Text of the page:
The team also found that men are more at risk, with older men who experience weekly distressing dreams being five times more likely to develop dementia.
Distressing dreams are more than sleep disturbance
When asked about the study, Dr. Carrillo commented:
“What’s novel here is the researchers looked at distressing dreams, not more physical sleep disturbances and disorders like insomnia or apnea. However, nightmares can disturb sleep in the same way these disorders do by waking people up in the middle of the night.”
“Previous research has pointed to nightmares being indicative of potential changes in the brain that can precede other dementias like Parkinson’s disease.”
— Dr. Maria C. Carrillo
Dr. James Connell, head of Translational Science at Alzheimer’s Research UK, who was not involved in the study, told MNT:
“Nightmares can be distressing for many and there’s been little research worldwide to see whether people who experience nightmares are more likely to develop dementia […] Alzheimer’s Research UK are spearheading a pioneering initiative to look at ways of detecting the earliest signs of disease, including analyzing sleep patterns.”
“Deep sleep is the part of the sleep cycle needed to rest and restore not only the body but the brain, too. It’s the part of the night where the brain’s cleaning crew, called the glymphatic system, is most active,” said Dr. Merrill.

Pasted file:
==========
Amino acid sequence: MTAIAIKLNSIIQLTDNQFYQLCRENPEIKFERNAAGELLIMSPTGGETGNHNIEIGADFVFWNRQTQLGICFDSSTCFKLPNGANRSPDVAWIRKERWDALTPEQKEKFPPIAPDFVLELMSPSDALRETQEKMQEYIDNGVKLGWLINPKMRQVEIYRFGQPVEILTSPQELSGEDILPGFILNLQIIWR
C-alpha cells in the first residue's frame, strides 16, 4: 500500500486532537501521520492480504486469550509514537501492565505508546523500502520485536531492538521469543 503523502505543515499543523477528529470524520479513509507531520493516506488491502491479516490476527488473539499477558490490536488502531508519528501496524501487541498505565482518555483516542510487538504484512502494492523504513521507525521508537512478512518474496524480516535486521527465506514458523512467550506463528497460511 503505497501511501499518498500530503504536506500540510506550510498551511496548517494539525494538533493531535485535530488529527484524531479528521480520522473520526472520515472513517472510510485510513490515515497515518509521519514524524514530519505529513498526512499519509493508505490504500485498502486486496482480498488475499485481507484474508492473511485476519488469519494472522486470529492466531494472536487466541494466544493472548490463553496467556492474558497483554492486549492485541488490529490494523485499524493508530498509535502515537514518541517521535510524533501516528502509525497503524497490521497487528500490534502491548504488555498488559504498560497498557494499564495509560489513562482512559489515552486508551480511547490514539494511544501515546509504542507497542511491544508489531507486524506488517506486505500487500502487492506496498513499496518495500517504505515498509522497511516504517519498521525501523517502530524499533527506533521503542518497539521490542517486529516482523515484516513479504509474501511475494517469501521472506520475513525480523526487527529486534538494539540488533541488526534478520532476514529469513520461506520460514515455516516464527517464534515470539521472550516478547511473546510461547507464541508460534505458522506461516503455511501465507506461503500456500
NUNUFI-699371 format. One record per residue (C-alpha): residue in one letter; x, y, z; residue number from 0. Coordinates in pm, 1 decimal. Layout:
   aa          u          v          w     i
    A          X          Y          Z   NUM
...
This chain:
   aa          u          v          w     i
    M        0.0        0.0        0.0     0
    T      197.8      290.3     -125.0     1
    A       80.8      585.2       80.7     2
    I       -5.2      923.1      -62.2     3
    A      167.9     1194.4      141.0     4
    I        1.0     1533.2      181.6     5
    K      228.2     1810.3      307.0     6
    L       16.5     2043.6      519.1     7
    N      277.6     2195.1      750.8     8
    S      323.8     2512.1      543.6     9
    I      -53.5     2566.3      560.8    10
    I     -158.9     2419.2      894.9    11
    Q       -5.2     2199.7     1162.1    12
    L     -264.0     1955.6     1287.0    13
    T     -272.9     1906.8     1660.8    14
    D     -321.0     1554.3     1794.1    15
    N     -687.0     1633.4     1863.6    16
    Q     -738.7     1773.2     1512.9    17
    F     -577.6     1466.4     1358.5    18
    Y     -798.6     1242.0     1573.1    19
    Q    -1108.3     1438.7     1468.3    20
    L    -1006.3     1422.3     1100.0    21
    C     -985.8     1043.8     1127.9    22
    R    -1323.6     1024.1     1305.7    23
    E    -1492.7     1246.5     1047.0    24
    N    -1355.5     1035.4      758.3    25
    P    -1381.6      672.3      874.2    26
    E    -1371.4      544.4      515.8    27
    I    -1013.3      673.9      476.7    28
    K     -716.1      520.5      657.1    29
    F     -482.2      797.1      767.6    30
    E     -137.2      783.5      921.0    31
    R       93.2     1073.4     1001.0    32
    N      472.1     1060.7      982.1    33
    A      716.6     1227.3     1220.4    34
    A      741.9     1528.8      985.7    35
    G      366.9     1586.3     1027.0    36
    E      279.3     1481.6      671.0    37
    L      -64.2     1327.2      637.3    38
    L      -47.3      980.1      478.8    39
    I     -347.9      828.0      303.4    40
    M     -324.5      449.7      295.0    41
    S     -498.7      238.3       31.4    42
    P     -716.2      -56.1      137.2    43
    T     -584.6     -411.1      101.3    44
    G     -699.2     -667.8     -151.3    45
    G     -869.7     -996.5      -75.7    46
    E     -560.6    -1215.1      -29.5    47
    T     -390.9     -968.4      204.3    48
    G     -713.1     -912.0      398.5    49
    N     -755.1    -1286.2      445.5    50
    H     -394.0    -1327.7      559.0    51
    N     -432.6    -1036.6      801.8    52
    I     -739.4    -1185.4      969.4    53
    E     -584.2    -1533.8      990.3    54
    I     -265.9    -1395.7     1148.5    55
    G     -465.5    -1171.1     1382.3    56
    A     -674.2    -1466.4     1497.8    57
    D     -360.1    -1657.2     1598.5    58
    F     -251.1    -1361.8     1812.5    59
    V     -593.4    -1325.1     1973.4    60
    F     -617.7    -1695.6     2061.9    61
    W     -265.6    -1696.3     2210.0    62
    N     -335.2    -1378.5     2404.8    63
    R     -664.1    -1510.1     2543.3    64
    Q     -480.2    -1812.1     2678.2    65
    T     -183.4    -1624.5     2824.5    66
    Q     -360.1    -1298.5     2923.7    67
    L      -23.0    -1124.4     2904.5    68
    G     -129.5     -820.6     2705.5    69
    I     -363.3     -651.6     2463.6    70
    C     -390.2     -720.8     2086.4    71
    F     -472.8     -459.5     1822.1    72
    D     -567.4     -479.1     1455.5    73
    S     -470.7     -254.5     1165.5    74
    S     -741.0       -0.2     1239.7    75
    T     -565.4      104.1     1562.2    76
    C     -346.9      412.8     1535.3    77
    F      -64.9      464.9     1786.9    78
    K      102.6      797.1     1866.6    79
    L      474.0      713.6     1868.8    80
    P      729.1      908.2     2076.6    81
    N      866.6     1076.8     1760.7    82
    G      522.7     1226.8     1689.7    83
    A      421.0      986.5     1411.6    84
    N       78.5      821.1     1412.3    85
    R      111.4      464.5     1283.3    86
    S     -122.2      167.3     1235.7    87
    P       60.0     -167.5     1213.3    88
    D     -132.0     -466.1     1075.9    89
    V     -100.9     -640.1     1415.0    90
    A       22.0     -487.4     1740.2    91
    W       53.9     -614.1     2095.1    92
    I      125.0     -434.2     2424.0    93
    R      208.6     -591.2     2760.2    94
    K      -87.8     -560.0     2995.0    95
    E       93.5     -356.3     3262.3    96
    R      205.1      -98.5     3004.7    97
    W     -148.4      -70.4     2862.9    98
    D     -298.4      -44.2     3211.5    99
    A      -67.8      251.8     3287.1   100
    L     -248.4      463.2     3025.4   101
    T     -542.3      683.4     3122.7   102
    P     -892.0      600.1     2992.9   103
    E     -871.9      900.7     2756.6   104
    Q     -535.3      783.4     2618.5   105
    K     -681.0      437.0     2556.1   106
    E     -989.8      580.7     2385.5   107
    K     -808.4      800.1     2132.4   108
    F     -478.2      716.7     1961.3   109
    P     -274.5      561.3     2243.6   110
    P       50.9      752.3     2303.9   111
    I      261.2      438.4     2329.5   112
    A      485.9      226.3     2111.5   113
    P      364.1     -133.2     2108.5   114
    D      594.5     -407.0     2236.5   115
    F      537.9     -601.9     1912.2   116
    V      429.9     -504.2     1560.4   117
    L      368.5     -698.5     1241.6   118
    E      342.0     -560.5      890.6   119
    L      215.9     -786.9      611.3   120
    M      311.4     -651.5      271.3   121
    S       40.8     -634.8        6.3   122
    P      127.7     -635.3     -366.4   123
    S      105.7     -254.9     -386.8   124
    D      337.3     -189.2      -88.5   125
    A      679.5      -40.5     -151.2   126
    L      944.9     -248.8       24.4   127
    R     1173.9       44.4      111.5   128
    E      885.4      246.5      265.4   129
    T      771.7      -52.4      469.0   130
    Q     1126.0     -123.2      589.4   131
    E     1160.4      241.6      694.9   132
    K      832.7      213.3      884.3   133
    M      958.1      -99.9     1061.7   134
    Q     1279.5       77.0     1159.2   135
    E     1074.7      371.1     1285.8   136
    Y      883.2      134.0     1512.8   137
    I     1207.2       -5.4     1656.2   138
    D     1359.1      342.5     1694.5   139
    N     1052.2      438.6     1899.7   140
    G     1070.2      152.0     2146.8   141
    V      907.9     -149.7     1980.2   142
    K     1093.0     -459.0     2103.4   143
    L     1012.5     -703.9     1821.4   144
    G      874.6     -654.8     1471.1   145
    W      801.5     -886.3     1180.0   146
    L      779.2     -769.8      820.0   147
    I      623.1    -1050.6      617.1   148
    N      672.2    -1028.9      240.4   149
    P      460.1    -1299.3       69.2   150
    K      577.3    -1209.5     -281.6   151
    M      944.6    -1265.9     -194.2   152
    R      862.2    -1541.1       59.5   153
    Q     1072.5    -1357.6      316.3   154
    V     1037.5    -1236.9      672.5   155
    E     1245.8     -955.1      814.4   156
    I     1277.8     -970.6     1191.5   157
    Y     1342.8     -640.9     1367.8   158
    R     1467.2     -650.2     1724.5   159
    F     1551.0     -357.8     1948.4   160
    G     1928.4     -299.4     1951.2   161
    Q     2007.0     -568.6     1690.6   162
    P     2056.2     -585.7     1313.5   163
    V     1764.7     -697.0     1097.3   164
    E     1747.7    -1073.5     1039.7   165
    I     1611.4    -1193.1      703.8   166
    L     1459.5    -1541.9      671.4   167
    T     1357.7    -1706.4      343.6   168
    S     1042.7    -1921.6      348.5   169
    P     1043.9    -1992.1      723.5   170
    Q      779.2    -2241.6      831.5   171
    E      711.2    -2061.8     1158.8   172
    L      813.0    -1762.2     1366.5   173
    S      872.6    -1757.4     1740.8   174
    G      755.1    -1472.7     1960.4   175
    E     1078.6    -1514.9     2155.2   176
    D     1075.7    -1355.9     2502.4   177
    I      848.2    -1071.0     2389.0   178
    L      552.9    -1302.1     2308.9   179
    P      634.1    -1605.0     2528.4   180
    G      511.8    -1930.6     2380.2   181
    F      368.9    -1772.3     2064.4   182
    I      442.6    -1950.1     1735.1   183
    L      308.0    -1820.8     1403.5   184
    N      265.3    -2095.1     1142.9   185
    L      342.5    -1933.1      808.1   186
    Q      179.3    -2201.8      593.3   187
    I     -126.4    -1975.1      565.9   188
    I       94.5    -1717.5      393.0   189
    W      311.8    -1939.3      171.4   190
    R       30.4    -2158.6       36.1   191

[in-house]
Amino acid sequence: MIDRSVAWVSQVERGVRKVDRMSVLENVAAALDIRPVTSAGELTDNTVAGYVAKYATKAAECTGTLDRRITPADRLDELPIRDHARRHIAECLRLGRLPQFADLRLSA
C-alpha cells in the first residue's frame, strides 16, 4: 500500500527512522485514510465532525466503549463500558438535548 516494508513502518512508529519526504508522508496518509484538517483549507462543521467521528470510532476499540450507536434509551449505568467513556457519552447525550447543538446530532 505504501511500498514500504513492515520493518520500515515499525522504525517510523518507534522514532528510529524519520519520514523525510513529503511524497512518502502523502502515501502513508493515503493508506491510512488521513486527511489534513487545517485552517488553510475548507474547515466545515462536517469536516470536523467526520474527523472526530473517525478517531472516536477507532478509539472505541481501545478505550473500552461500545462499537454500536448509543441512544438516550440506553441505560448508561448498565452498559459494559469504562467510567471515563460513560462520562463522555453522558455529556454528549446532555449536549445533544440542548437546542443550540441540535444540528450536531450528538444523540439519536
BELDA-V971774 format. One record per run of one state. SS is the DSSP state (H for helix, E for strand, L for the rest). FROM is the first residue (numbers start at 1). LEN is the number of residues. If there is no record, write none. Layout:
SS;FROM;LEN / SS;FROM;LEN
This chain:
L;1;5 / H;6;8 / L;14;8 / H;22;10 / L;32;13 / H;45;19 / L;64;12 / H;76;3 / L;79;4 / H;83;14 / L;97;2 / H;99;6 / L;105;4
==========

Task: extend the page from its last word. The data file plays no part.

However, there are limitations to the study. For example, the sleep questionnaires didn’t distinguish between bad dreams and nightmares, so the effects of each can’t be explained. The volunteers were mainly white, therefore, the findings may not apply to wider populations. It is also important to recognize that the study has not been peer-reviewed.
Finally, the use of self-reporting by the volunteers means “their sleep-time experiences […] can be prone to inaccuracy,” said Dr. Connell.
Predicting cognitive decline
Nevertheless, this study has demonstrated that distressing dreams can be linked to cognitive decline and dementia risk in healthy adults. This could represent an important step forward in dementia care as there are few risk factors of dementia or cognitive decline identifiable in middle age.
“While more work needs to be done to confirm these links, we believe bad dreams could be a useful way to identify individuals at high risk of developing dementia and put in place strategies to slow down the onset of disease,” said Dr. Otaiku.
Dr. Merrill supports the discussion of dreams in clinical practice.
“Bad dreams can and should be asked about by doctors and used in guiding not only clinical prognosis but also clinical care […] A patient sharing that they’re having recurrent intense negative dreams or nightmares is an invitation to follow-up with further questions. Have they experienced trauma? Are there stressors at home or at work? Addressing the root causes of bad dreams can help alleviate psychological suffering, which promotes healthy aging,” he said.
“Reducing or preventing bad dreams through treating the root causes of the bad dreams could help slow the progression of age-related degenerative brain disorders like Alzheimer’s and related dementias.”
— Dr. David A. Merrill
Dr. Carrillo echoed the importance of sleep, advising:
“Getting good sleep is important for overall health, including the health of our brains. The good news is there are treatments —both drug and non-drug [options]— that can help address sleep disturbances. If you or a loved one is experiencing sleep difficulties, talk to your doctor.”